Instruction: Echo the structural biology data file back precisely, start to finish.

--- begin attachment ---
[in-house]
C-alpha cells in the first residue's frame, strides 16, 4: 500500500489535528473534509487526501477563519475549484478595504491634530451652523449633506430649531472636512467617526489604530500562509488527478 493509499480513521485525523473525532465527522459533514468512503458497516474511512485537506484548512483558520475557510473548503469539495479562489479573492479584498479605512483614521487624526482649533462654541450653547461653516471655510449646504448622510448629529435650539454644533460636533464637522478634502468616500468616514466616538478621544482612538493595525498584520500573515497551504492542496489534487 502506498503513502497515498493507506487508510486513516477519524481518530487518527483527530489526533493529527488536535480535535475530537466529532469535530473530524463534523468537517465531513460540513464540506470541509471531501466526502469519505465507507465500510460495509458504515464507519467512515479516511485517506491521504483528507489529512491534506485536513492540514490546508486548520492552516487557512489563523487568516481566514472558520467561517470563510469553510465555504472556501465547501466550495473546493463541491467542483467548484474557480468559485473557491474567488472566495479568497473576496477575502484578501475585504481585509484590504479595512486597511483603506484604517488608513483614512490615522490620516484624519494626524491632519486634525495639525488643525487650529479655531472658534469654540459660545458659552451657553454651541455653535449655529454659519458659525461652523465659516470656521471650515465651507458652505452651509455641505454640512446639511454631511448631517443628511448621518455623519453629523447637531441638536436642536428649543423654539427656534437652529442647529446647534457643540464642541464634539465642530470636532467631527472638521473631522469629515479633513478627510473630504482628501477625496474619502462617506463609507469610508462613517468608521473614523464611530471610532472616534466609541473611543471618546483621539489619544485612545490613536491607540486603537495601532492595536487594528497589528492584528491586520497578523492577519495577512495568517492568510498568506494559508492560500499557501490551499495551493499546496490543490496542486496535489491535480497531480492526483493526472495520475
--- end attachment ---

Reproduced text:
[in-house]
C-alpha cells in the first residue's frame, strides 16, 4: 500500500489535528473534509487526501477563519475549484478595504491634530451652523449633506430649531472636512467617526489604530500562509488527478 493509499480513521485525523473525532465527522459533514468512503458497516474511512485537506484548512483558520475557510473548503469539495479562489479573492479584498479605512483614521487624526482649533462654541450653547461653516471655510449646504448622510448629529435650539454644533460636533464637522478634502468616500468616514466616538478621544482612538493595525498584520500573515497551504492542496489534487 502506498503513502497515498493507506487508510486513516477519524481518530487518527483527530489526533493529527488536535480535535475530537466529532469535530473530524463534523468537517465531513460540513464540506470541509471531501466526502469519505465507507465500510460495509458504515464507519467512515479516511485517506491521504483528507489529512491534506485536513492540514490546508486548520492552516487557512489563523487568516481566514472558520467561517470563510469553510465555504472556501465547501466550495473546493463541491467542483467548484474557480468559485473557491474567488472566495479568497473576496477575502484578501475585504481585509484590504479595512486597511483603506484604517488608513483614512490615522490620516484624519494626524491632519486634525495639525488643525487650529479655531472658534469654540459660545458659552451657553454651541455653535449655529454659519458659525461652523465659516470656521471650515465651507458652505452651509455641505454640512446639511454631511448631517443628511448621518455623519453629523447637531441638536436642536428649543423654539427656534437652529442647529446647534457643540464642541464634539465642530470636532467631527472638521473631522469629515479633513478627510473630504482628501477625496474619502462617506463609507469610508462613517468608521473614523464611530471610532472616534466609541473611543471618546483621539489619544485612545490613536491607540486603537495601532492595536487594528497589528492584528491586520497578523492577519495577512495568517492568510498568506494559508492560500499557501490551499495551493499546496490543490496542486496535489491535480497531480492526483493526472495520475